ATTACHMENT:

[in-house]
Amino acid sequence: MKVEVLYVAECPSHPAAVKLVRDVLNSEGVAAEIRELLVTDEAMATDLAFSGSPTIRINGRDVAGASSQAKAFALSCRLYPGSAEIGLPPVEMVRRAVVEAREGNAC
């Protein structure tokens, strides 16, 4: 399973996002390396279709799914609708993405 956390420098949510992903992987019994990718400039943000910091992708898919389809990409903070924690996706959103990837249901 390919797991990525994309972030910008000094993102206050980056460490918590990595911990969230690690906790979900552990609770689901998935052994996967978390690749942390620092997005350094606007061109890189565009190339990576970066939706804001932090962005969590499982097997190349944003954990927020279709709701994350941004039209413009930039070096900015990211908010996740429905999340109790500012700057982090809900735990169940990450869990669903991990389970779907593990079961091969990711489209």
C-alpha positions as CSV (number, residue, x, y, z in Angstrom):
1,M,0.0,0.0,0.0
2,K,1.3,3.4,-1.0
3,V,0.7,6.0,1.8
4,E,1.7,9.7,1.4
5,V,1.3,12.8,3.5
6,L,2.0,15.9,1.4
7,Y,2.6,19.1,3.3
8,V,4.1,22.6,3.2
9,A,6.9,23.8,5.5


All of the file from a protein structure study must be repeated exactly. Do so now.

[in-house]
Amino acid sequence: MKVEVLYVAECPSHPAAVKLVRDVLNSEGVAAEIRELLVTDEAMATDLAFSGSPTIRINGRDVAGASSQAKAFALSCRLYPGSAEIGLPPVEMVRRAVVEAREGNAC
């Protein structure tokens, strides 16, 4: 399973996002390396279709799914609708993405 956390420098949510992903992987019994990718400039943000910091992708898919389809990409903070924690996706959103990837249901 390919797991990525994309972030910008000094993102206050980056460490918590990595911990969230690690906790979900552990609770689901998935052994996967978390690749942390620092997005350094606007061109890189565009190339990576970066939706804001932090962005969590499982097997190349944003954990927020279709709701994350941004039209413009930039070096900015990211908010996740429905999340109790500012700057982090809900735990169940990450869990669903991990389970779907593990079961091969990711489209």
C-alpha positions as CSV (number, residue, x, y, z in Angstrom):
1,M,0.0,0.0,0.0
2,K,1.3,3.4,-1.0
3,V,0.7,6.0,1.8
4,E,1.7,9.7,1.4
5,V,1.3,12.8,3.5
6,L,2.0,15.9,1.4
7,Y,2.6,19.1,3.3
8,V,4.1,22.6,3.2
9,A,6.9,23.8,5.5